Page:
FDA clears Pfizer's anti-COVID-19 pill

Pfizer COVID-19 pill
Posted at 12:45 PM, Dec 22, 2021

WASHINGTON — The U.S. has authorized the first pill against COVID-19, a Pfizer drug that Americans can take at home to reduce the risk of hospitalization and death.

The Food and Drug Administration announcement comes as the U.S. braces for a wave of new infections from the omicron variant that is threatening already-strained hospitals.

Pfizer's prescription pill, which it calls Paxlovid, is the first U.S. medication that doesn't require an injection or an IV, a long-awaited milestone in the battle against the virus. But initial supplies will be extremely limited, with just enough to treat tens of thousands of people.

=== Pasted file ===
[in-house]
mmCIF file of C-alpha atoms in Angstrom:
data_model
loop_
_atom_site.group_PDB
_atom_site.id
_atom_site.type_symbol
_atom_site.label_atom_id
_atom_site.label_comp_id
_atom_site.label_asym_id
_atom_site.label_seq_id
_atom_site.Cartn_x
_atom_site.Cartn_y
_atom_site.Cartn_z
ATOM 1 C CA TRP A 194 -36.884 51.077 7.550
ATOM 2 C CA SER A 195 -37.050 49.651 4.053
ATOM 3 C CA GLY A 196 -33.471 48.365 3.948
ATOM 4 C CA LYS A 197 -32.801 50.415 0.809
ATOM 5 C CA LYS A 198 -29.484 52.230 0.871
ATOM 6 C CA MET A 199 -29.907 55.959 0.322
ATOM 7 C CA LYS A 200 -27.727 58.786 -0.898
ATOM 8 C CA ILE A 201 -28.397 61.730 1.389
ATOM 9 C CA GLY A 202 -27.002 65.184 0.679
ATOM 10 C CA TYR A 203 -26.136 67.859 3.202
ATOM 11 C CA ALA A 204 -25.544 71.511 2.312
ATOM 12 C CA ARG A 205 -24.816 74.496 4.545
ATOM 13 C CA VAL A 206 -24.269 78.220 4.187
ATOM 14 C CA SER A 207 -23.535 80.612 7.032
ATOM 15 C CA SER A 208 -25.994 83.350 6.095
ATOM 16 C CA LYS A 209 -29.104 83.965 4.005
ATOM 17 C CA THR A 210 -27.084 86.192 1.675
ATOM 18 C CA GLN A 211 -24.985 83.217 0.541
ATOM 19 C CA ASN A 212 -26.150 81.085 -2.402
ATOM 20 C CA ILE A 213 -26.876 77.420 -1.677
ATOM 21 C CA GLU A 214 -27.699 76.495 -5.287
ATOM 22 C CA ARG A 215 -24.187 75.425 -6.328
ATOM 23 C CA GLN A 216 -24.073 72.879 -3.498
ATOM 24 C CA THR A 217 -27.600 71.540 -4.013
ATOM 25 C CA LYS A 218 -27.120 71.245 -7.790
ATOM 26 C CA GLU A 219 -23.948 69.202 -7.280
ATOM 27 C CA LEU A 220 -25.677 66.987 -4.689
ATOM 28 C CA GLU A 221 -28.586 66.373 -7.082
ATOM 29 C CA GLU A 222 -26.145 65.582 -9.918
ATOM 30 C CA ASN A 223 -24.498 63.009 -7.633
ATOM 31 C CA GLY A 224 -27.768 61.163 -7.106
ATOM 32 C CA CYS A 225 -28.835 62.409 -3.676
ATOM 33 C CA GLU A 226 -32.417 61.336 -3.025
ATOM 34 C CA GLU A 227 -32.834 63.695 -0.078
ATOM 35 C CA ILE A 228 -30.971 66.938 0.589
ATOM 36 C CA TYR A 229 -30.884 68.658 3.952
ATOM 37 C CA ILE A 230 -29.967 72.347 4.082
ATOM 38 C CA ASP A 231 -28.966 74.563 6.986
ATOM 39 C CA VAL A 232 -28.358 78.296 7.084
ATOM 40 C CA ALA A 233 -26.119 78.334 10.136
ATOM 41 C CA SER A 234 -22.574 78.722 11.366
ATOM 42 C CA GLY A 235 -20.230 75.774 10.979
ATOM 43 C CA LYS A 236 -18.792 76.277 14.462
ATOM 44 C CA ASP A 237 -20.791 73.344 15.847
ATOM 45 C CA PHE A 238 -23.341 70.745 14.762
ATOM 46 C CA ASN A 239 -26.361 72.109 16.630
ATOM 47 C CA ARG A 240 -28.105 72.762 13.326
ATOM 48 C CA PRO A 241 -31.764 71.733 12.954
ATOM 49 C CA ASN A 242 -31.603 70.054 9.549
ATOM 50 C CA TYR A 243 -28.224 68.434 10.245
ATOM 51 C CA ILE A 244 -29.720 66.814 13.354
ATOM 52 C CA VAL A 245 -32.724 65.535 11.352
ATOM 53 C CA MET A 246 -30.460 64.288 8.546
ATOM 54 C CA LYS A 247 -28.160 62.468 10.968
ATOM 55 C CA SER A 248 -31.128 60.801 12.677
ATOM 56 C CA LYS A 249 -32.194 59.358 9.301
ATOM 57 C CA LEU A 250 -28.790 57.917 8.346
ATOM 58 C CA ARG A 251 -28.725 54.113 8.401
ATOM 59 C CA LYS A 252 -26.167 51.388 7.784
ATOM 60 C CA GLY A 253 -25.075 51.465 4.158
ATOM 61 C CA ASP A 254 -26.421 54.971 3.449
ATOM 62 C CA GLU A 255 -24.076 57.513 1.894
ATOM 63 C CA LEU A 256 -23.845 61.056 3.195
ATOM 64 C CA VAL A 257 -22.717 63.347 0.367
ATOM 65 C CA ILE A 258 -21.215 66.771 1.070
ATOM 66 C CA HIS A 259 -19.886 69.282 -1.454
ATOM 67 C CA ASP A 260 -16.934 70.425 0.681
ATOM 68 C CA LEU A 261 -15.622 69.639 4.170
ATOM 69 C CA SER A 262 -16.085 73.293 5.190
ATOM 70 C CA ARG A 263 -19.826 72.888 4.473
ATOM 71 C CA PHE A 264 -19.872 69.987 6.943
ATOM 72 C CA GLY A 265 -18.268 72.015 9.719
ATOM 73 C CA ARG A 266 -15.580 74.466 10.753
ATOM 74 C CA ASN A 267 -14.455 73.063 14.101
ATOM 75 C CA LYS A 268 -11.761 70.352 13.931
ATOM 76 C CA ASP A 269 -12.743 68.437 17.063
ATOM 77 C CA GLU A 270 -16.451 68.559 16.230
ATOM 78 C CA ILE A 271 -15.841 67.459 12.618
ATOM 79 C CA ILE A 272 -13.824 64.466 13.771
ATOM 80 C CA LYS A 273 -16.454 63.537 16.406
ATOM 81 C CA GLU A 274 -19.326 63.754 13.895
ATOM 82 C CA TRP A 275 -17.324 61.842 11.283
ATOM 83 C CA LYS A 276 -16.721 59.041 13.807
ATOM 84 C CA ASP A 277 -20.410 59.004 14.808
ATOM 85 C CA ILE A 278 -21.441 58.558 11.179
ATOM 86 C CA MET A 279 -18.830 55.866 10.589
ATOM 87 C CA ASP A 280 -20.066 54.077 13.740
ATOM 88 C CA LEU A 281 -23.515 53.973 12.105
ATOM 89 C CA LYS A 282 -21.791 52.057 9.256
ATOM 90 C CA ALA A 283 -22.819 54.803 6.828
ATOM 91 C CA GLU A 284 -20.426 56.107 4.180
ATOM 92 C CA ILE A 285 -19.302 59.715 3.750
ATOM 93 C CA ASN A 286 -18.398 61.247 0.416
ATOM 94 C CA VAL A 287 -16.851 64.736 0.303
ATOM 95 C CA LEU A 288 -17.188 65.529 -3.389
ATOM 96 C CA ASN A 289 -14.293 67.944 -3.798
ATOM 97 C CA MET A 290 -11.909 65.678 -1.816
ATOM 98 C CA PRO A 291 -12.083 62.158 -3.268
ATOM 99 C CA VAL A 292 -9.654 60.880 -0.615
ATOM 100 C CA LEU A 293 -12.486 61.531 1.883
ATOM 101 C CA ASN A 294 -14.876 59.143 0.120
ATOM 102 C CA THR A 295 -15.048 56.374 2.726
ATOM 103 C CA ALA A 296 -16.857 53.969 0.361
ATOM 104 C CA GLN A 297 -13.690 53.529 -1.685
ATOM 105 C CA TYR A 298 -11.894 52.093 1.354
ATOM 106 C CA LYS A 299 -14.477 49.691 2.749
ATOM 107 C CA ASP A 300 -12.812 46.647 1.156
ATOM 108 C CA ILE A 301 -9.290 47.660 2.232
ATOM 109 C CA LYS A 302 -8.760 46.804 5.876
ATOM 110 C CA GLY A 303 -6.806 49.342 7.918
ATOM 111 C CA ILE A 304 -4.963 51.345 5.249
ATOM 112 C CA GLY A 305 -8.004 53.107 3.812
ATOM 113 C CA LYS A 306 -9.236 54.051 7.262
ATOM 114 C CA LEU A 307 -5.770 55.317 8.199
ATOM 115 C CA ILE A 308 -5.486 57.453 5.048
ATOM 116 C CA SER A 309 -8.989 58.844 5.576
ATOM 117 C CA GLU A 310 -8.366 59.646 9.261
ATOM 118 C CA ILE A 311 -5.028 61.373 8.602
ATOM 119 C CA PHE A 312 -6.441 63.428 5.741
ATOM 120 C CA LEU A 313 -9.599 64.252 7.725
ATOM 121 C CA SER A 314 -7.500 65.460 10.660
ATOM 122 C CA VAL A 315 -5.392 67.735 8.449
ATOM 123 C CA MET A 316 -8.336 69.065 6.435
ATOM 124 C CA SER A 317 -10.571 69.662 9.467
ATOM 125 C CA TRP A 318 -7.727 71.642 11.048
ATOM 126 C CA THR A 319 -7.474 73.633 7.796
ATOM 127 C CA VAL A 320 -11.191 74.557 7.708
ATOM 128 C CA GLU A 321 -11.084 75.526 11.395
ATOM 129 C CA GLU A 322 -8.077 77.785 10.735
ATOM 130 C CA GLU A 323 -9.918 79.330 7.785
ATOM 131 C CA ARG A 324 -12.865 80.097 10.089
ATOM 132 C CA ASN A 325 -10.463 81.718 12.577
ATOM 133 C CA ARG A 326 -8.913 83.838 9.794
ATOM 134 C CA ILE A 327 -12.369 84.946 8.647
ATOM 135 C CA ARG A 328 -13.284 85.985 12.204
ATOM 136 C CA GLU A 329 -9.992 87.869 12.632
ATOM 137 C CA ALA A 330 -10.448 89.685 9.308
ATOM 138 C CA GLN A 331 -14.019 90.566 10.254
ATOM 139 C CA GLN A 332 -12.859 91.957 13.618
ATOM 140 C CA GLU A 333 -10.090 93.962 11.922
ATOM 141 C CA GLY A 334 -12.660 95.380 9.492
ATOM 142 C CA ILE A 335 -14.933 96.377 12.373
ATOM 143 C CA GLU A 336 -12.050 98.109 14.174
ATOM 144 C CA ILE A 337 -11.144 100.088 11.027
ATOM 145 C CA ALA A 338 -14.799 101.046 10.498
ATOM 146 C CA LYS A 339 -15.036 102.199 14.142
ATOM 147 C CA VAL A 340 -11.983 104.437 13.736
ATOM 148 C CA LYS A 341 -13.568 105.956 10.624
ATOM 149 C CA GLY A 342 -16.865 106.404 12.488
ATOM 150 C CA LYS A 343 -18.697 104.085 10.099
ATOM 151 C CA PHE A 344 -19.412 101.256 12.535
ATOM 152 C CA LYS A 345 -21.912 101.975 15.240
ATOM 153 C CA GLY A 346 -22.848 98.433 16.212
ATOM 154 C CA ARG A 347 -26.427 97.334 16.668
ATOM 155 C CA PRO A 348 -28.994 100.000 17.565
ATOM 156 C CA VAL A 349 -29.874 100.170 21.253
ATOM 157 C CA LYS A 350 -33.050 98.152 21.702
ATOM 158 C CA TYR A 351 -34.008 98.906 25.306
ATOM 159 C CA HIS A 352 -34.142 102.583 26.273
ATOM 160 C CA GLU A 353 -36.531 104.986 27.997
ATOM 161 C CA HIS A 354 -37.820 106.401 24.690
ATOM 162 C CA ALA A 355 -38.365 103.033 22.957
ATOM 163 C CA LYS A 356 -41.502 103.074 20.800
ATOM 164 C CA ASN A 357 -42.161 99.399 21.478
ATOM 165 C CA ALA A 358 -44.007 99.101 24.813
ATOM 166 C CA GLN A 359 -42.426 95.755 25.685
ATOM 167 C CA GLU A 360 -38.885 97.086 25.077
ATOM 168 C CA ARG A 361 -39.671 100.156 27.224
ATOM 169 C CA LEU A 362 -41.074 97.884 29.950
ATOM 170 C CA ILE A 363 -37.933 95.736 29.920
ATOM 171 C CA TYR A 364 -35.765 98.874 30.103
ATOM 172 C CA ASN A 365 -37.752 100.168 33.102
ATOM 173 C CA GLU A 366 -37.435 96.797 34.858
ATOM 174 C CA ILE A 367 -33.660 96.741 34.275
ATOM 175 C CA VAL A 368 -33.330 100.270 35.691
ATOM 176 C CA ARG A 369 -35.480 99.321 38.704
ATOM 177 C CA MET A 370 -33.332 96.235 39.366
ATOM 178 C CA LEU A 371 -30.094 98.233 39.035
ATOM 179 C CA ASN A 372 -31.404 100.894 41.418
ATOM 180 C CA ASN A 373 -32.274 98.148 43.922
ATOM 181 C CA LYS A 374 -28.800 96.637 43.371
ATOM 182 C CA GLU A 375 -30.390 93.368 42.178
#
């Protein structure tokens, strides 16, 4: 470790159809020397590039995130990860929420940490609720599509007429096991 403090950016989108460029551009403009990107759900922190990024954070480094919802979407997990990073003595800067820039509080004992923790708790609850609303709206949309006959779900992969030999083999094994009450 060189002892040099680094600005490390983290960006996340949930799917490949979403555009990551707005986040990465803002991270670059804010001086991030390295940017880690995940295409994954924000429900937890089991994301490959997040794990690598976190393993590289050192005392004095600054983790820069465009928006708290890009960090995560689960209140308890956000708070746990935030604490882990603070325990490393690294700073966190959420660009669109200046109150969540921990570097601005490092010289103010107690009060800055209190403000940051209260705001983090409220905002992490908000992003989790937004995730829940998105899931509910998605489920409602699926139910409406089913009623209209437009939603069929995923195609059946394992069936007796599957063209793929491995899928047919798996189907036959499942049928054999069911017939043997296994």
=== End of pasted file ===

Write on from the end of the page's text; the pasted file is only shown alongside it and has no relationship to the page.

The drug was authorized for high-risk patients who are most likely to get severe illness.

Pfizer said earlier this month that trial results show the pill cut rates of hospitalization by nearly 90% among patients with mild-to-moderate infections.

A similar pill from competitor Merck is currently under FDA review and has been cleared by regulators for use in the U.K.